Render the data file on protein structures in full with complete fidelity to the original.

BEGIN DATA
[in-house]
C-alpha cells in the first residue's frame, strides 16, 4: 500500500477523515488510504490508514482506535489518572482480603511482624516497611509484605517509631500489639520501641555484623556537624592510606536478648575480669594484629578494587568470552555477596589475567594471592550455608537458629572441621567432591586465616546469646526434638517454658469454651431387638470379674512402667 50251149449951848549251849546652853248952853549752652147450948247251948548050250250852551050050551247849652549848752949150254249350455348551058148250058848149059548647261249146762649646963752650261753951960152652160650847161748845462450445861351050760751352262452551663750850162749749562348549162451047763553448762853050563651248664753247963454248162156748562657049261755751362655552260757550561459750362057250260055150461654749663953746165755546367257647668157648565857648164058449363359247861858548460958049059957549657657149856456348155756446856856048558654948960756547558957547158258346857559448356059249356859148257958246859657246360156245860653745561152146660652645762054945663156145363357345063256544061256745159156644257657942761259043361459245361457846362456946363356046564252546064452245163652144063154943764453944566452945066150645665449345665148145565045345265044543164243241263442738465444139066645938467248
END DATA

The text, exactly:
[in-house]
C-alpha cells in the first residue's frame, strides 16, 4: 500500500477523515488510504490508514482506535489518572482480603511482624516497611509484605517509631500489639520501641555484623556537624592510606536478648575480669594484629578494587568470552555477596589475567594471592550455608537458629572441621567432591586465616546469646526434638517454658469454651431387638470379674512402667 50251149449951848549251849546652853248952853549752652147450948247251948548050250250852551050050551247849652549848752949150254249350455348551058148250058848149059548647261249146762649646963752650261753951960152652160650847161748845462450445861351050760751352262452551663750850162749749562348549162451047763553448762853050563651248664753247963454248162156748562657049261755751362655552260757550561459750362057250260055150461654749663953746165755546367257647668157648565857648164058449363359247861858548460958049059957549657657149856456348155756446856856048558654948960756547558957547158258346857559448356059249356859148257958246859657246360156245860653745561152146660652645762054945663156145363357345063256544061256745159156644257657942761259043361459245361457846362456946363356046564252546064452245163652144063154943764453944566452945066150645665449345665148145565045345265044543164243241263442738465444139066645938467248